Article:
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And now let's hear about another kind of market. Individuals can buy local produce one tomato at a time at farmers markets, but for restaurants and schools, the process is not so simple.

Beth Hoffman reports on a new Web site called FarmsReach that directly connects commercial buyers to local farms.

BETH HOFFMAN: Nettie's Crab Shack is not at all a shack. The seafood restaurant is located on San Francisco's high-end Union Street and specializes in cooking with fresh local fish and produce.

Unidentified Man #1: I'll tell you quickly about our specials today. We're doing a really beautiful prawn salad. We serve that with some really beautiful heirloom tomatoes. They're coming from Capay Farms right now.

HOFFMAN: These are not just any tomatoes. They're organic Sun Gold tomatoes, picked by hand just a short time ago in the Capay Valley of Northern California.

Mr. BRIAN LEITNER (Chef, Nettie's Crab Shack): Actually, the tomatoes really help brighten up the whole dish. They have sweetness and tartness.

HOFFMAN: Meet chef Brian Leitner. He used to spend a lot of time calling farms to get this kind of produce, or he went shopping booth by booth at the farmers market. But not anymore.

(Soundbite of typing)

Mr. LEITNER: So I'm logging into the FarmsReach.

HOFFMAN: A long list of produce from farms all around the Bay Area appears on Leitner's screen. One of them is Capay Organics, a farm Leitner started buying from through the FarmsReach Web site.

Mr. LEITNER: Abundant supply of delicious heirloom tomatoes, red Brandywines, Cherokee Purples.

HOFFMAN: Leitner clicks the boxes next to the produce he wants.

Mr. LEITNER: And then once I'm done ordering, I just click on here, just place order, and it sends it directly to the farmer and then I hope it shows up.

(Soundbite of laughter)

Ms. LANA HOLMES (CEO FarmsReach): We are not attempting to make - give the opportunity for the general public, the consumer, the opportunity to buy directly from a farmer. They have that opportunity at a farmers market.

HOFFMAN: That's Lana Holmes, the CEO of FarmsReach. Instead, she says, the Web site gives institutional buyers like schools and restaurants the ability to more easily buy food directly from nearby farms. That means more local food, she says, on more plates.

Ms. HOLMES: And the farmers have the opportunity to have an extremely expanded marketplace.

HOFFMAN: Out at Capay Organics, about 90 miles away, Leitner's order arrives in the inbox of Fran Lewis, the sales manager at the farm.

Ms. FRAN LEWIS (Sales Manager, Capay Organics): So the order that came in, it says there's an order being placed by Brian at Nettie's Crab Shack. And what I would do is go into our computer system and enter this sale, and now our farm workers know that they need to harvest these items, pack these items and get them on a truck tonight, and it'll go to a restaurant the next morning.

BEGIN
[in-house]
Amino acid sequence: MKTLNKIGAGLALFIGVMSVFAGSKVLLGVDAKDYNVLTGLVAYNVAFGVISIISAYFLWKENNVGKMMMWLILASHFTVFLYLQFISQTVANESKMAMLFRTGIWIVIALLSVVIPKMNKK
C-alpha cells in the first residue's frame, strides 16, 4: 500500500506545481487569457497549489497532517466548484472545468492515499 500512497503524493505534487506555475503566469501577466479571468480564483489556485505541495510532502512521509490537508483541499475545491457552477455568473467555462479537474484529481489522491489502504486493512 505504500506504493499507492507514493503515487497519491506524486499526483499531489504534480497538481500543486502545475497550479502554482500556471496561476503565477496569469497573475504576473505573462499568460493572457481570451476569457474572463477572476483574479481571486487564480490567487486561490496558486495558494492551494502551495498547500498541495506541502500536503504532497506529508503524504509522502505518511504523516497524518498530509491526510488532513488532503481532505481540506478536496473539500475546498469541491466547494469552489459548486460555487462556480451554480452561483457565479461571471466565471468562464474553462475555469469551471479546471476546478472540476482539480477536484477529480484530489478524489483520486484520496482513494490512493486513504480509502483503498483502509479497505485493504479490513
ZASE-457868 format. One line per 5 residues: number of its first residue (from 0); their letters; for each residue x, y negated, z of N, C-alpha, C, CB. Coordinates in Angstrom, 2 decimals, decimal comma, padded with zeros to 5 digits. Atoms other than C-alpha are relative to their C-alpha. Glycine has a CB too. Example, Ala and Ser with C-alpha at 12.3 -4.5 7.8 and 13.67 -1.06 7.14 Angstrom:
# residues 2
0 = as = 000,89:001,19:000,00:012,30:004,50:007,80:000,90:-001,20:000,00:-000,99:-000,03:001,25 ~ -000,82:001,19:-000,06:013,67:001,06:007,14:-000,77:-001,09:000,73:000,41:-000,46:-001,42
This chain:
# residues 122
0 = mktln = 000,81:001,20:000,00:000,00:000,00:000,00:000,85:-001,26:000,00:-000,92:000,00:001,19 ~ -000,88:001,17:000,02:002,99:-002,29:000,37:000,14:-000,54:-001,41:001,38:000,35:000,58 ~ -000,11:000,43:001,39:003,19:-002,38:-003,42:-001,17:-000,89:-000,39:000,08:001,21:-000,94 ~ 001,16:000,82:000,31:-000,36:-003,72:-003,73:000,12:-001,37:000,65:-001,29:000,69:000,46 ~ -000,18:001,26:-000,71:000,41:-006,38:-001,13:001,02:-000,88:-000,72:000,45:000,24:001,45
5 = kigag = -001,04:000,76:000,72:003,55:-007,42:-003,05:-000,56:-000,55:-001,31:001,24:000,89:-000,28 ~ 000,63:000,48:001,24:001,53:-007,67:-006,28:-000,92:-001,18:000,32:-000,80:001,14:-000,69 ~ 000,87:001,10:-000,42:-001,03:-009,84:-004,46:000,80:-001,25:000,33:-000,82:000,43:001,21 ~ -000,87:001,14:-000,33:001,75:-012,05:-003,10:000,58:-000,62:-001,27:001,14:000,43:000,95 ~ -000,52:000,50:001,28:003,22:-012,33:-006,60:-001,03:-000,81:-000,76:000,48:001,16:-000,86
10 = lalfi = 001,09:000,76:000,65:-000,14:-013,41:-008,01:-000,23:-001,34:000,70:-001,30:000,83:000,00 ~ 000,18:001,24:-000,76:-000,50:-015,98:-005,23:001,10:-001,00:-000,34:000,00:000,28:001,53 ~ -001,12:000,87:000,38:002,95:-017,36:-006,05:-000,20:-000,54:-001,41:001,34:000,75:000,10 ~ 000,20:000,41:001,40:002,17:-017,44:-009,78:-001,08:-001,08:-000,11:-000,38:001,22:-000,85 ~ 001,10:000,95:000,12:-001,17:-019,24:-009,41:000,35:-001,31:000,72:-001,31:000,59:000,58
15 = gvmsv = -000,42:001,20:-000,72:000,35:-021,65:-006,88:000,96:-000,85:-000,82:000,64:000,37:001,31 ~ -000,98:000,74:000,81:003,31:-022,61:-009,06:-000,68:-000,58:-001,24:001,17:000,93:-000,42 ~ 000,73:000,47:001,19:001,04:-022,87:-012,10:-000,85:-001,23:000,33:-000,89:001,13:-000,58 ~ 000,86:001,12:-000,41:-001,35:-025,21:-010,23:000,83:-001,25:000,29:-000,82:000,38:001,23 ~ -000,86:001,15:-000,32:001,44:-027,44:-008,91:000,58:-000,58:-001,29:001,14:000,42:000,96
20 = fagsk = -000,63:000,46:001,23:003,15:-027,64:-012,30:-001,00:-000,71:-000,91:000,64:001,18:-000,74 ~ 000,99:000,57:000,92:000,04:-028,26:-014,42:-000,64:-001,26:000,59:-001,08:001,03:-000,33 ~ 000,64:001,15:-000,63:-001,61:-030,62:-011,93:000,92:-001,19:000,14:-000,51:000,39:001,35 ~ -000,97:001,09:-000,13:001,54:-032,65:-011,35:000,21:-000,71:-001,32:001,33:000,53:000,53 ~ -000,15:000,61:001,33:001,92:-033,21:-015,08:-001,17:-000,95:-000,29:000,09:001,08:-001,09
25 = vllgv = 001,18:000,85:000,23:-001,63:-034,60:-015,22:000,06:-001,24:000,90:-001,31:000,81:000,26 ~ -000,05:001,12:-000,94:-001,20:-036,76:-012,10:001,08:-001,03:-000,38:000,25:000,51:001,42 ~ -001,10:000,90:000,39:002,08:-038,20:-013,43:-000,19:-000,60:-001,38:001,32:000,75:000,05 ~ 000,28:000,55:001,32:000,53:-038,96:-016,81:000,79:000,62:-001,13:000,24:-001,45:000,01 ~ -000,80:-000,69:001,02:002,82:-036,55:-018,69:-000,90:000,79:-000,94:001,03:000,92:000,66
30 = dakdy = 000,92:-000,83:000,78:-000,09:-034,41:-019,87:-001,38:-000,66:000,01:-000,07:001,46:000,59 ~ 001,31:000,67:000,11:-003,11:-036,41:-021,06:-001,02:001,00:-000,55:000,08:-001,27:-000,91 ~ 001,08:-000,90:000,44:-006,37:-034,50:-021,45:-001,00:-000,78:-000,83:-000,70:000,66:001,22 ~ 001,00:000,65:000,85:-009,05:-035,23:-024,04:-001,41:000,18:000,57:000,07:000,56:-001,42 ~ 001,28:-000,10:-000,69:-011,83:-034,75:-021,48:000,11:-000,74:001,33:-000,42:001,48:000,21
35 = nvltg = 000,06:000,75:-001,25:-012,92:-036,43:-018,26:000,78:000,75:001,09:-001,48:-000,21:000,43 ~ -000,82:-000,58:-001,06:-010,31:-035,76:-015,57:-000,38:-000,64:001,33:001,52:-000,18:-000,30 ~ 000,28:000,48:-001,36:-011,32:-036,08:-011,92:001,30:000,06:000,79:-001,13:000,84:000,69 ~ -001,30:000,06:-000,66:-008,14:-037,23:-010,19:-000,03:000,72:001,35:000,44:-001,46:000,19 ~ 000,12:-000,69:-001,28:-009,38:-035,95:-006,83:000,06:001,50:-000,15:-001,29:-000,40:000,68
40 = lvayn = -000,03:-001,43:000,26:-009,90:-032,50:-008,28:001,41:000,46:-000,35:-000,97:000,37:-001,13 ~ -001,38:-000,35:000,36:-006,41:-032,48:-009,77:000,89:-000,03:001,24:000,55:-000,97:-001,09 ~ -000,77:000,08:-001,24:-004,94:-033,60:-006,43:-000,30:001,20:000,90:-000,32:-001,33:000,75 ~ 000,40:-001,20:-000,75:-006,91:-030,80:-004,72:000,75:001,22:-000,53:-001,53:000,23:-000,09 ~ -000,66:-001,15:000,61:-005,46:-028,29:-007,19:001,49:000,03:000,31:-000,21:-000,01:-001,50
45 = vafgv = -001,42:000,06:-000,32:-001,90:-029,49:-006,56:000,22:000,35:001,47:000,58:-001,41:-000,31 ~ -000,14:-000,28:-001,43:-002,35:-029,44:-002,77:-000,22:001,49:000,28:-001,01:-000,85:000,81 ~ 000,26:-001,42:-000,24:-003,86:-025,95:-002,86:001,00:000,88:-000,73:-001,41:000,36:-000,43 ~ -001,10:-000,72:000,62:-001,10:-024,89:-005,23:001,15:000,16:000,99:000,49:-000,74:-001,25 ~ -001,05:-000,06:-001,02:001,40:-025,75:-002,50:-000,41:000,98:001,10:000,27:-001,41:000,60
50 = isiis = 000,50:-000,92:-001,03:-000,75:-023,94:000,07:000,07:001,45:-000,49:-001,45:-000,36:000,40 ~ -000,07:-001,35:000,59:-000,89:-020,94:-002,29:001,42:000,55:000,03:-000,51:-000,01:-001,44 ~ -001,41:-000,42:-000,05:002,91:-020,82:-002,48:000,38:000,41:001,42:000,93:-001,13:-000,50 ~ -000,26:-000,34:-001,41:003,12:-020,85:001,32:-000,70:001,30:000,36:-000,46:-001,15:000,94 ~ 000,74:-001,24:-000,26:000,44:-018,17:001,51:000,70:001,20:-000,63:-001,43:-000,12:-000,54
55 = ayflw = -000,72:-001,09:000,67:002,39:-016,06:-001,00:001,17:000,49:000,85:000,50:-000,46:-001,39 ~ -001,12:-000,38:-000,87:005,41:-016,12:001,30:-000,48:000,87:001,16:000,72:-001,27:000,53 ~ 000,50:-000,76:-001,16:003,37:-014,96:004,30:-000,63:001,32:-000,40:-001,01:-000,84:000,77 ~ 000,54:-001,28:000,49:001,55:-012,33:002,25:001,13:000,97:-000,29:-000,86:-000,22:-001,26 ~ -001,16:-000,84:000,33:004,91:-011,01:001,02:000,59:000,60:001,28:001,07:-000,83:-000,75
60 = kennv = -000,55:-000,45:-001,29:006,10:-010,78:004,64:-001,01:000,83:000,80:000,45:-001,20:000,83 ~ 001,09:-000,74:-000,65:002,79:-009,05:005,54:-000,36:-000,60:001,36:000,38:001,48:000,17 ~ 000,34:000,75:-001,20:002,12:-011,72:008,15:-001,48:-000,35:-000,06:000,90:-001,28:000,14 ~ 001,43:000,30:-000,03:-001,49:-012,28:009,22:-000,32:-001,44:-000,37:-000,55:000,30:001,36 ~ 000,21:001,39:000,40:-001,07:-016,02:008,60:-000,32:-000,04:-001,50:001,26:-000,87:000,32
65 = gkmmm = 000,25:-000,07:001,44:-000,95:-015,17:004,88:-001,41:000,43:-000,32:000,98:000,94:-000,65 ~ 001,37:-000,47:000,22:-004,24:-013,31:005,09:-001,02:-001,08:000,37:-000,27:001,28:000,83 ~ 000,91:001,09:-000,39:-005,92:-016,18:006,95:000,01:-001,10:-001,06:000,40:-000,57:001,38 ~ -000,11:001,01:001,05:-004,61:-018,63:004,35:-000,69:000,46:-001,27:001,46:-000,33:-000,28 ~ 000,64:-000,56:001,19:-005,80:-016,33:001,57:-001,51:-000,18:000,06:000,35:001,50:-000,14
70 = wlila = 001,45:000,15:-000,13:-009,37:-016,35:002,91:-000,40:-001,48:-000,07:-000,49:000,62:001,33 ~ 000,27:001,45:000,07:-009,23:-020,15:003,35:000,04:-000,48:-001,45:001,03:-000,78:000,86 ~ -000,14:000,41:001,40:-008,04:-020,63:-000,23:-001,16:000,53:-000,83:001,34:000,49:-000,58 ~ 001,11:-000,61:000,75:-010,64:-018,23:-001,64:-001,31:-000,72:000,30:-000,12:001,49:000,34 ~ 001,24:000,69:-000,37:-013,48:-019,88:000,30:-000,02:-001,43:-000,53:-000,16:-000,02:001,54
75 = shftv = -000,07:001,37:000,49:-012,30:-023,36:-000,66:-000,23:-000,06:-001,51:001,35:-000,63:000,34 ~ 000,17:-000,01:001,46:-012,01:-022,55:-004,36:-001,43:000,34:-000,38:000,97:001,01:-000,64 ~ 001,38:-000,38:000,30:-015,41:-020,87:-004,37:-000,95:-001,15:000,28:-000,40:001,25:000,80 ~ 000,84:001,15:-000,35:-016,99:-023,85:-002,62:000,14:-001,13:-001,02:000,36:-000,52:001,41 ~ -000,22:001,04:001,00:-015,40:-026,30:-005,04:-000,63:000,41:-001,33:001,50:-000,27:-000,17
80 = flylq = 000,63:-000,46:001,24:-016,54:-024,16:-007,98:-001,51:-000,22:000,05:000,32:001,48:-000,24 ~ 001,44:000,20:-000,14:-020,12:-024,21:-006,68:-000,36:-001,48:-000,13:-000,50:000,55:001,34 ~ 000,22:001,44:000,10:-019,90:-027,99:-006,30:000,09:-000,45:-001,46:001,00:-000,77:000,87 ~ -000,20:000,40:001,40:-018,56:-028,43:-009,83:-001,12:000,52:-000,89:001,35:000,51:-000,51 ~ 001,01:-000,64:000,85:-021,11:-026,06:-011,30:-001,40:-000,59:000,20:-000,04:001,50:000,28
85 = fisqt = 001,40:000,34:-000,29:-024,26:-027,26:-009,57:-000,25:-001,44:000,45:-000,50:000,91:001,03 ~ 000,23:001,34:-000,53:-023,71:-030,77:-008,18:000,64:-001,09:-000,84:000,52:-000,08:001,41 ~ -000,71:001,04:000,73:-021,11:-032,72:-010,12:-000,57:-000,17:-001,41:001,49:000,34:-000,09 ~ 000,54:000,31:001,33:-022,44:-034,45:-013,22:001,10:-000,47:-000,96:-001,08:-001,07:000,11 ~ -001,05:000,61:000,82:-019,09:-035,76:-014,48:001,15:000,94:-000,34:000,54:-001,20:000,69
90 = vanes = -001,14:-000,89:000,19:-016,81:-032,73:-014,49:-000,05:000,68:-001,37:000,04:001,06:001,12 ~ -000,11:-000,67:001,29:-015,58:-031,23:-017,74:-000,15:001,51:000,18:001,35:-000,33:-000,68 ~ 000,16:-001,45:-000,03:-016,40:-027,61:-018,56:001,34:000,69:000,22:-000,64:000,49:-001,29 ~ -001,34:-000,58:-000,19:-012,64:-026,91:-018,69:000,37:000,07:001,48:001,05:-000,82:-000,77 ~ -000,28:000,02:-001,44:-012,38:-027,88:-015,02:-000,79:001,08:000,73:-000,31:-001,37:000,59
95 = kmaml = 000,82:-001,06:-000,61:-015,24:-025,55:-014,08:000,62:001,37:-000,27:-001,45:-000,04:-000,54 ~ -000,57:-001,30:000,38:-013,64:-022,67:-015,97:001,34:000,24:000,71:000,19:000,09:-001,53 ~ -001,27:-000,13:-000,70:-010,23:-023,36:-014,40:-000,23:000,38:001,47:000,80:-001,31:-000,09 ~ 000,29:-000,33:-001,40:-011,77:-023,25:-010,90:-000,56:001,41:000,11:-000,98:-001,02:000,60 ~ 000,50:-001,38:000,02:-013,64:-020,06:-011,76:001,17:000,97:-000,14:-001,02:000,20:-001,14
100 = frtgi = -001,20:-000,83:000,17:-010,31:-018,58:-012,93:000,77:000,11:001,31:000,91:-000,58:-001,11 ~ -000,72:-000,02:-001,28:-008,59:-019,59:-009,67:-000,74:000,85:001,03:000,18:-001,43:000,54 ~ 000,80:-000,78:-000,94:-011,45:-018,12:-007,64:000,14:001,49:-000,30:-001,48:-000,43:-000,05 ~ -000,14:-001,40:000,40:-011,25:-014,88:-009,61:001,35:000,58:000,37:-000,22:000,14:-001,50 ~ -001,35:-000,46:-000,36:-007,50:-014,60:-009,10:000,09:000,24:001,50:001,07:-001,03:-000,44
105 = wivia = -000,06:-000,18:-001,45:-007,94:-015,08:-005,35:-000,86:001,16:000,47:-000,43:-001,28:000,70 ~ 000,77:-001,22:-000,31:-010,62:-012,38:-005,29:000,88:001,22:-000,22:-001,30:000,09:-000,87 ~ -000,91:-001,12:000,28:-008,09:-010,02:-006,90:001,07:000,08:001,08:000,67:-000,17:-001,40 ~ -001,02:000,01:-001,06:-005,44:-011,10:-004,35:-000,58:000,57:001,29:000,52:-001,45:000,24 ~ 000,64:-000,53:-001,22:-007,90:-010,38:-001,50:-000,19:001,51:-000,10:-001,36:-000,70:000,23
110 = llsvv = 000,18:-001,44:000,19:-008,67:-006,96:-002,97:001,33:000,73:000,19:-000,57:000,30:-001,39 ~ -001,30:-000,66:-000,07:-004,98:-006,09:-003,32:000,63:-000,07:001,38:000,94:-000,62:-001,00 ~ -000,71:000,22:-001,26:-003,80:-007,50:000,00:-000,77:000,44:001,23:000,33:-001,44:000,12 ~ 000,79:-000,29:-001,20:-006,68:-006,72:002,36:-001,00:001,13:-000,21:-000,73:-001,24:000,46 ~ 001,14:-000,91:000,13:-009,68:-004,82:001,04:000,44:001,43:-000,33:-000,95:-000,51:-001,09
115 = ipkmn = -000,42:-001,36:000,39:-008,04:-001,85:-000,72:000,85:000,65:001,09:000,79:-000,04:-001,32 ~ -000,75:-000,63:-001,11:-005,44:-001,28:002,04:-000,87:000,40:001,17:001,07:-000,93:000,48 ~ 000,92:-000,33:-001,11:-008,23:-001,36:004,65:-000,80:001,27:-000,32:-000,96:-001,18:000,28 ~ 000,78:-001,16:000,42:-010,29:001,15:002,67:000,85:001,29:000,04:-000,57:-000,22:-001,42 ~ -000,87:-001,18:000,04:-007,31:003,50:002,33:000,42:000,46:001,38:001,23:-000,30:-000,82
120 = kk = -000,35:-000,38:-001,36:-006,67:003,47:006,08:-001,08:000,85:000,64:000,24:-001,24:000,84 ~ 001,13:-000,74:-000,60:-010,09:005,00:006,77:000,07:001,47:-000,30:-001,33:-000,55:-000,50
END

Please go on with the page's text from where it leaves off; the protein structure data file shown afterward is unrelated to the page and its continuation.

HOFFMAN: For Lewis, before FarmsReach, even finding restaurants to order produce was tricky business.

Ms. LEWIS: I would say a year ago, every afternoon, I was calling between 10 and 20 restaurants, just blind-calling them. I would look online and sometimes I would Google, like...

(Soundbite of laughter)

Ms. LEWIS: ...organically friendly restaurants. And sometimes it was really successful, but it was hit-or-miss.

HOFFMAN: Although FarmsReach has by no means replaced the cold calls yet, it is doing part of Lewis' work for her, bringing clients to Capay via the Web site. And because she spends less time sitting at her desk randomly calling restaurants, Lewis now travels out to the fields to get to know her product better.

Ms. LEWIS: Sun Gold is almost like, when they hit the peak of sugar, it's just a beautiful, deep, setting-sun orange.

HOFFMAN: Those same golden cherry tomatoes are then delivered to Nettie's Crab Shack, not 24 hours after they were picked.

Unidentified Man #2: Hi, there. How you doing? Right here or where do they go?

HOFFMAN: And not four hours later, they're served as part of the restaurant's daily special.

Unidentified Woman: Clam chowder for you.

Unidentified Man #3: Thank you.

Unidentified Woman: You're welcome.

Unidentified Man #3: Thank you very much.

Unidentified Woman: And here's the grilled prawn salad.

Unidentified Man #3: Oh, thank you.

Unidentified Woman: And then tomatoes, and a little fennel chili vinaigrette.

Unidentified Man #3: Thank you very much.

Unidentified Woman: Uh-huh.

Unidentified Man #3: Lovely. Thank you.

HOFFMAN: FarmsReach launched in the Bay Area last spring and plans to expand to seven other regions around the country.

For NPR News, I'm Beth Hoffman in San Francisco.

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